Add the vanilla bean paste and beat on low until incorporated. Scrape down the sides of the bowl and mix on low for another 30 seconds.
Evenly distribute the cake batter among the three 8-inch or four 6-inch pans and bake for 25 to 30 minutes, until toothpick comes out with just a few moist crumbs on it.
Remove cakes from the oven and let cool in pans for 10 minutes before inverting onto cooling racks.
When cakes are completely cooled, I like to wrap each cake layer individually with plastic wrap and stick it in the refrigerator or freezer until I’m ready to frost. The cake will be easier to work with if it’s cooled a bit. If I’m making the cake a day or two before I actually need to frost it, I put it in the freezer to ensure freshness. If I’m frosting same-day, I’ll just put it in the refrigerator to chill until needed.
FOR THE MACADAMIA NUT CREAM FILLING (most of these steps are best done ahead of time)
TOASTED MACADAMIA NUTS (plan to do ahead of time): Roughly chop the macadamia nuts and then place in a saute pan over medium heat with the salt. Toast the macadamia nuts until golden brown and fragrant, making sure to stir frequently.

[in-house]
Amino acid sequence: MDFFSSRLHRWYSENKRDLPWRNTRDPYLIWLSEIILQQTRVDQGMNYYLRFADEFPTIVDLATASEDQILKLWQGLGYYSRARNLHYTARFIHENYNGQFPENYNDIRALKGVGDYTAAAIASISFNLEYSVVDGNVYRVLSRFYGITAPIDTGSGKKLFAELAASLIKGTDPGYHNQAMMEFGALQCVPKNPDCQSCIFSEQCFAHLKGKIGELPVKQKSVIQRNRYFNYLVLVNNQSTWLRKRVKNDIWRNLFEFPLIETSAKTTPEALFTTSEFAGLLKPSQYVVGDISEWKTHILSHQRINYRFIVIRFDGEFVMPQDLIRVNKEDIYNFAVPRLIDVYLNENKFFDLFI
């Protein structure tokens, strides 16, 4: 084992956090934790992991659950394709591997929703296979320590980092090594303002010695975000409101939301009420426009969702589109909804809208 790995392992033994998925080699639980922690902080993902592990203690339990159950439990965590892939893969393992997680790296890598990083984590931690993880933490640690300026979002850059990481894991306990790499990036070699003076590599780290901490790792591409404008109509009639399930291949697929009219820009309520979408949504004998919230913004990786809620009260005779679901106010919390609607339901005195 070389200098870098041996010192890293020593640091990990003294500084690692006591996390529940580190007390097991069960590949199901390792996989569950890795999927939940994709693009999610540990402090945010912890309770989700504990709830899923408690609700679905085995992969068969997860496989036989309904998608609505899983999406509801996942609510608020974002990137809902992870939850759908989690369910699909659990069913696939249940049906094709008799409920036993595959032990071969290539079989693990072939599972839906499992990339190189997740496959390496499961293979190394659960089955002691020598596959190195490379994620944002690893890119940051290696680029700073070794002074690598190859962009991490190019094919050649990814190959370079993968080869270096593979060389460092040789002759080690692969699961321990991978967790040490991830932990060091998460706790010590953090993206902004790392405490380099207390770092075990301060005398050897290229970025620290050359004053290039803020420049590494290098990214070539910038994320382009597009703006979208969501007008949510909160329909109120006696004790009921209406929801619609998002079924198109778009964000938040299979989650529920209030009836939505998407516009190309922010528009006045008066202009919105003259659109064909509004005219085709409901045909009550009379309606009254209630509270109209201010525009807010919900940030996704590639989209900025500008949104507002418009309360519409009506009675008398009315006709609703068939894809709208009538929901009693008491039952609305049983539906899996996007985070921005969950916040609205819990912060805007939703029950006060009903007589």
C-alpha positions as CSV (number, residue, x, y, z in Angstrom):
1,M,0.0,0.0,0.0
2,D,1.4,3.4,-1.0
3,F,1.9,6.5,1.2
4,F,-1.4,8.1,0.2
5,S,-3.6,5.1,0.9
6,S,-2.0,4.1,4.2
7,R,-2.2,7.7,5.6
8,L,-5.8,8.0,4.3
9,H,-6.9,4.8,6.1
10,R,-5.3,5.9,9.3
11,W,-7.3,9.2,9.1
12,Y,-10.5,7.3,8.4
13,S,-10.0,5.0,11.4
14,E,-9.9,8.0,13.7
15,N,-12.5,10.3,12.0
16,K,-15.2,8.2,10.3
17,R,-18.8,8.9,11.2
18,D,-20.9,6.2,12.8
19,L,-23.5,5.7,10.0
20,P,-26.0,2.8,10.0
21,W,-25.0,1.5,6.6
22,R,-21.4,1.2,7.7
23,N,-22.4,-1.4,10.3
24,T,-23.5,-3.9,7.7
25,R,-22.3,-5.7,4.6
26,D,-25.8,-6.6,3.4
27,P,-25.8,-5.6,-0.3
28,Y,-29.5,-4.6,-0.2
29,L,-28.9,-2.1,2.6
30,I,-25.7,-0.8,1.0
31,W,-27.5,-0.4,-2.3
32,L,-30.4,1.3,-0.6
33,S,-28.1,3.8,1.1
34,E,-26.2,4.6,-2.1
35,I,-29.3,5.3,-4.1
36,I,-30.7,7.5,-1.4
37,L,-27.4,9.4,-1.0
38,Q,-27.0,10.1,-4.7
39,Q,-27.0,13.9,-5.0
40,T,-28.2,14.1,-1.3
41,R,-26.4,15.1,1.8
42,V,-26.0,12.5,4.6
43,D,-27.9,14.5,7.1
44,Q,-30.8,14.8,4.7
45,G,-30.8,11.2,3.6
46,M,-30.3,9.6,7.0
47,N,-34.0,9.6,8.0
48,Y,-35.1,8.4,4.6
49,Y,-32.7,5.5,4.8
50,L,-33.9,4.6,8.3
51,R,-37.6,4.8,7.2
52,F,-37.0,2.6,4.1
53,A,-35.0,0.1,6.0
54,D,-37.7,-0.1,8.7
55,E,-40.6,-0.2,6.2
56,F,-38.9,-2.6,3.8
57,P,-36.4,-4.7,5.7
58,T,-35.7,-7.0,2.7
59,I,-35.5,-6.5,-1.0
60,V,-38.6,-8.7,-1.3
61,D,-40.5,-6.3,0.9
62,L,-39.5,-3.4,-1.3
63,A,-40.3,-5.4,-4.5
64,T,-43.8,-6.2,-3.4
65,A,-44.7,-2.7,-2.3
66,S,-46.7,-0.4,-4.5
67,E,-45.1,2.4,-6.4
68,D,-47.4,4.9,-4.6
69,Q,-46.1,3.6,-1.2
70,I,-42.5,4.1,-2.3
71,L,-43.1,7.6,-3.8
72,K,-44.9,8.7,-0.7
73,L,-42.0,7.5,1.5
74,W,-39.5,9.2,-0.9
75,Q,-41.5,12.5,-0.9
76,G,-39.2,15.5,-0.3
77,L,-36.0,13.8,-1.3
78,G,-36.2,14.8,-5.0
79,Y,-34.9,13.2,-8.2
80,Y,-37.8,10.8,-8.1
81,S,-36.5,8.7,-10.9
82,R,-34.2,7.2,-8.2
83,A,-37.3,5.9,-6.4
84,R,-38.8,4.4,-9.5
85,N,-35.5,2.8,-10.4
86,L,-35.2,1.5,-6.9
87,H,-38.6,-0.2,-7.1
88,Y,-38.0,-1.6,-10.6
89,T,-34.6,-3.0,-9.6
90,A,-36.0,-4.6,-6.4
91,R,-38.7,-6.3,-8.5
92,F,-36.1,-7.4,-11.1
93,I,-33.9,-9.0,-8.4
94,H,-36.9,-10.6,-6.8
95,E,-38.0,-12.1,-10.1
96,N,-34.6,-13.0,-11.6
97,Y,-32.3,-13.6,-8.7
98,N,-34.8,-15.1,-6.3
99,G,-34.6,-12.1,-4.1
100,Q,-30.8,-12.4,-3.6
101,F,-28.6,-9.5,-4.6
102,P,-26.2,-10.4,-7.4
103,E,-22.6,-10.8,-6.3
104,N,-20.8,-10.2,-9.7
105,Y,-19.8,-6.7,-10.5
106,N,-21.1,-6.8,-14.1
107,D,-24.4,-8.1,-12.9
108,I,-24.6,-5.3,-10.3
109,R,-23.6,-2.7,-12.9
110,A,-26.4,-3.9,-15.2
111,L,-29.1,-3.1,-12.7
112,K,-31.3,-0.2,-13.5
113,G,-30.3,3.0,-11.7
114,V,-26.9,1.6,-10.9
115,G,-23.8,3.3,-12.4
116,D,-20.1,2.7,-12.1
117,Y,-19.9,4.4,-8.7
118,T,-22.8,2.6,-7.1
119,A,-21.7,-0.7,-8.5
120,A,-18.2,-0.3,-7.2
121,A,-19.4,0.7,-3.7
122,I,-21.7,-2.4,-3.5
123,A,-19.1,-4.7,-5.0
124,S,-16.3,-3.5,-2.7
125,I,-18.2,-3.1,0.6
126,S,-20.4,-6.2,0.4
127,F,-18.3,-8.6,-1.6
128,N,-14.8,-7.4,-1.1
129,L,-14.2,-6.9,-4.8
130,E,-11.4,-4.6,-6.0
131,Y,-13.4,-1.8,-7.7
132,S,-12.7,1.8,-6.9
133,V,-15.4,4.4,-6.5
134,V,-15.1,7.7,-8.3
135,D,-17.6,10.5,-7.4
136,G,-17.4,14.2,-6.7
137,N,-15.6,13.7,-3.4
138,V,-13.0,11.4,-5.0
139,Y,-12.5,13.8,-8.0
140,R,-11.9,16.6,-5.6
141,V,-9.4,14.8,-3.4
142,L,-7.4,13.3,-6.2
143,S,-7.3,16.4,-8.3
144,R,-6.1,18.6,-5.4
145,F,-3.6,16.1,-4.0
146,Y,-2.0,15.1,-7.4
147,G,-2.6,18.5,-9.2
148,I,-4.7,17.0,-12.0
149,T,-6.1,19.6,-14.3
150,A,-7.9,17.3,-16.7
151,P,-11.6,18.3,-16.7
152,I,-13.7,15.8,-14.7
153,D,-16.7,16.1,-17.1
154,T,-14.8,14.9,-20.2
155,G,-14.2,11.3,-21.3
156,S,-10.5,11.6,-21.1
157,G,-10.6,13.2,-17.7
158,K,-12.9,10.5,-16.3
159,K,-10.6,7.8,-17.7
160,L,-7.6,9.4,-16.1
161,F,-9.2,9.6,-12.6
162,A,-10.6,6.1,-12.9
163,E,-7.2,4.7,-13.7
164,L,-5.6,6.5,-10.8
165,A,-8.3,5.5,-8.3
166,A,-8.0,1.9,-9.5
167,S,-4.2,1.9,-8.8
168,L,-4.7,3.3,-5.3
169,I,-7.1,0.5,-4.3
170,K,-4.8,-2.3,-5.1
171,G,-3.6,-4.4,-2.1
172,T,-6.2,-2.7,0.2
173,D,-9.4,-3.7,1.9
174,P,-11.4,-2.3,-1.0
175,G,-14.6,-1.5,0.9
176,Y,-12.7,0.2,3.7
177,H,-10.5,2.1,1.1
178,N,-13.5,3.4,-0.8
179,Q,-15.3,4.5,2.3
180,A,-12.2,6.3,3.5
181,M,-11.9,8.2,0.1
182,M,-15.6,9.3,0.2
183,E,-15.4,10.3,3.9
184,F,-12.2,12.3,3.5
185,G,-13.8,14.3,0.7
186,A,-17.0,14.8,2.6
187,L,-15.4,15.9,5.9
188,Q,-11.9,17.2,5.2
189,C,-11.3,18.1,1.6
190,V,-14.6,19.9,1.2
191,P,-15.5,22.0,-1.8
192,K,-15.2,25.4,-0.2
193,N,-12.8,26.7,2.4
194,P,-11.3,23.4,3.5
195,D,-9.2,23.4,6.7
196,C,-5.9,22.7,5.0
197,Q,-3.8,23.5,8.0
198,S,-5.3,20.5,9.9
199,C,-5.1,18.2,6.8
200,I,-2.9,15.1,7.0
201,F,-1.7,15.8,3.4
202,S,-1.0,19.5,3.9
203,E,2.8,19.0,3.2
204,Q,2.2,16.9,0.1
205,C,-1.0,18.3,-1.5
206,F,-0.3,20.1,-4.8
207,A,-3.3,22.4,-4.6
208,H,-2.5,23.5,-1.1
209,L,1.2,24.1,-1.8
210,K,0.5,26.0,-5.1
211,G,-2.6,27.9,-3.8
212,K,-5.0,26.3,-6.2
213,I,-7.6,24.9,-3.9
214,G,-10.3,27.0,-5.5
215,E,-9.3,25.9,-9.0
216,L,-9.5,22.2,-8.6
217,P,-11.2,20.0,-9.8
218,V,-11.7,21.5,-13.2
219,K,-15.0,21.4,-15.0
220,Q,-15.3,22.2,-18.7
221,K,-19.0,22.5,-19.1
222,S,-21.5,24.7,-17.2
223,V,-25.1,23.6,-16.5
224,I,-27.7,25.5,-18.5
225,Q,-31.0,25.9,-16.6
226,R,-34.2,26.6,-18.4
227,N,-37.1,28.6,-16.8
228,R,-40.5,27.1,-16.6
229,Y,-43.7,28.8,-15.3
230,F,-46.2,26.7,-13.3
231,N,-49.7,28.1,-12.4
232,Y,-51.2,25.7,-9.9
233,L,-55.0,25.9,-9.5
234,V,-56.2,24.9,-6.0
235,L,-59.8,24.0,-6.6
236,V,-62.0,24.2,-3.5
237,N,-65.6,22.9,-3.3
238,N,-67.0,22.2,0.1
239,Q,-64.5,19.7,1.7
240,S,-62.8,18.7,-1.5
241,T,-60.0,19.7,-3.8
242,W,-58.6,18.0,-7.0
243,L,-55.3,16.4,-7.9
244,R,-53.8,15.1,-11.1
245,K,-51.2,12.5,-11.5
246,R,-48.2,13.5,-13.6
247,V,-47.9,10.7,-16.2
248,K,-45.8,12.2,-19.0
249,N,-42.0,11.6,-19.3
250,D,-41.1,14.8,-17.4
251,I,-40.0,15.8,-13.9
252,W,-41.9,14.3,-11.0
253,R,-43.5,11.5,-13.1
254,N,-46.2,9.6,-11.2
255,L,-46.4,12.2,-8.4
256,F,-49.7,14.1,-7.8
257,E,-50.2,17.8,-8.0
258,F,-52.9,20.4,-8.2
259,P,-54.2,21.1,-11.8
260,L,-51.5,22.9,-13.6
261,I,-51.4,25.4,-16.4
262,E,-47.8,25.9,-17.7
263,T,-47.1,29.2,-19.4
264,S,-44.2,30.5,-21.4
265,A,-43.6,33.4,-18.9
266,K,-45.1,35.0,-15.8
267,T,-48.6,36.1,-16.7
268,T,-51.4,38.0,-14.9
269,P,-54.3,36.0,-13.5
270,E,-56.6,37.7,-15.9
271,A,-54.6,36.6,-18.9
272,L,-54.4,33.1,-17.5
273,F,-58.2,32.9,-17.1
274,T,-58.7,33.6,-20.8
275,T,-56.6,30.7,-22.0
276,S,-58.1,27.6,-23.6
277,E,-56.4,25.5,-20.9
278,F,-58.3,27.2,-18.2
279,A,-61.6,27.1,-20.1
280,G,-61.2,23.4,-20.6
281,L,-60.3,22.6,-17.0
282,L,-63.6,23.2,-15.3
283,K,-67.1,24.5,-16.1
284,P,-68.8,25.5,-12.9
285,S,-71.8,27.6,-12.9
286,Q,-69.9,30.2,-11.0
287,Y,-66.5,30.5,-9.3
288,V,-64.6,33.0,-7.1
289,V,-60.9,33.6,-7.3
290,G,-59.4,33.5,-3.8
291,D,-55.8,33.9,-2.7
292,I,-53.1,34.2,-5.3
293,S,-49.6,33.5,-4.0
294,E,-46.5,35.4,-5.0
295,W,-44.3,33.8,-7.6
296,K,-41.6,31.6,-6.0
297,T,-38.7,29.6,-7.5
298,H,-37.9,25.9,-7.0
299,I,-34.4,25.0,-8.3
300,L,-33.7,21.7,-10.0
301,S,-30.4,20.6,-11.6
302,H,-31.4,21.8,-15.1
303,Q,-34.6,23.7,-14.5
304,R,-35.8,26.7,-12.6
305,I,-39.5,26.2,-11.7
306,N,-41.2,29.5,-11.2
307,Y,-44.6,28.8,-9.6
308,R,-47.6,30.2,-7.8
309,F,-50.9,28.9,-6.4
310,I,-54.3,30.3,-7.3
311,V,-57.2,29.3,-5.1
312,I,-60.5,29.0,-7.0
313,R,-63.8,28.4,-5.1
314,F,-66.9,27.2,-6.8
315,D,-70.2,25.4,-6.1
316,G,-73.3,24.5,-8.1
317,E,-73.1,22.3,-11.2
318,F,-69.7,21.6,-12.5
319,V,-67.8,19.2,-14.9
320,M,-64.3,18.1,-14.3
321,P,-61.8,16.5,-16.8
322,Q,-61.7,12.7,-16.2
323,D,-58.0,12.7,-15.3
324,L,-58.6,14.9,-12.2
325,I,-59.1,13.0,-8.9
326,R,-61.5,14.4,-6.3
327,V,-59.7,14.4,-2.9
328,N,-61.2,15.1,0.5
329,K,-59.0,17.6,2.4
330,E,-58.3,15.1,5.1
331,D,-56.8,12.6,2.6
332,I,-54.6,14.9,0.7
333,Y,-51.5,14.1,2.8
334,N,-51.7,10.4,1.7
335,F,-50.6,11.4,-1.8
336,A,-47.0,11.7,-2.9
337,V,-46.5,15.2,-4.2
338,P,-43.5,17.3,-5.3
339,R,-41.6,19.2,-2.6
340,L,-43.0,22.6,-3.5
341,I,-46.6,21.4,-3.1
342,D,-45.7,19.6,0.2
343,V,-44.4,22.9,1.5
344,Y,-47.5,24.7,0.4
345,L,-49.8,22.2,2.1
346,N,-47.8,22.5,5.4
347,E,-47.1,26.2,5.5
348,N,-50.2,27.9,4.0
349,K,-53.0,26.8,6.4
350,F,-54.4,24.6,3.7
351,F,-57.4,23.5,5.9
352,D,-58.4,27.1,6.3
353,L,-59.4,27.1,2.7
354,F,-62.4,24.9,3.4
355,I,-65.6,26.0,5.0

Once the macadamia nuts are toasted, combine the toasted macadamia nuts and nut milk (or water) in a bowl and cover with plastic wrap. Let the nuts soak for about an hour.
After the nuts have soaked for an hour, place the nuts and nut milk in a blender or food processor. Puree until smooth.
MACADAMIA NUT MILK (plan to do ahead of time): Using a cheesecloth or thin dish towel, strain the liquid from the puree. This is best done over a large bowl. Pour the nut puree over the cheesecloth and squeeze the liquid through the cloth. We want to get 1 cup of liquid from our puree. If you’ve strained as much as possible and still don’t have 1 cup of liquid, place the leftover paste from the cheesecloth back into your blender or food processor, add another 1/2 cup of nut milk and puree again. You’ll then strain the puree again to get more liquid.
The nut milk can be made up to a week before you plan to make the custard. Just make sure to refrigerate the milk in a mason jar or other airtight container.
FOR THE CUSTARD (plan to do ahead of time): In a medium-sized mixing bowl, whisk the sugar and egg yolks. Add the cornstarch and whisk until the mixture is light yellow and a bit thick.
In a medium saucepan, heat 1 cup of the nut milk and vanilla. Just before the milk begins to boil, remove it from the heat.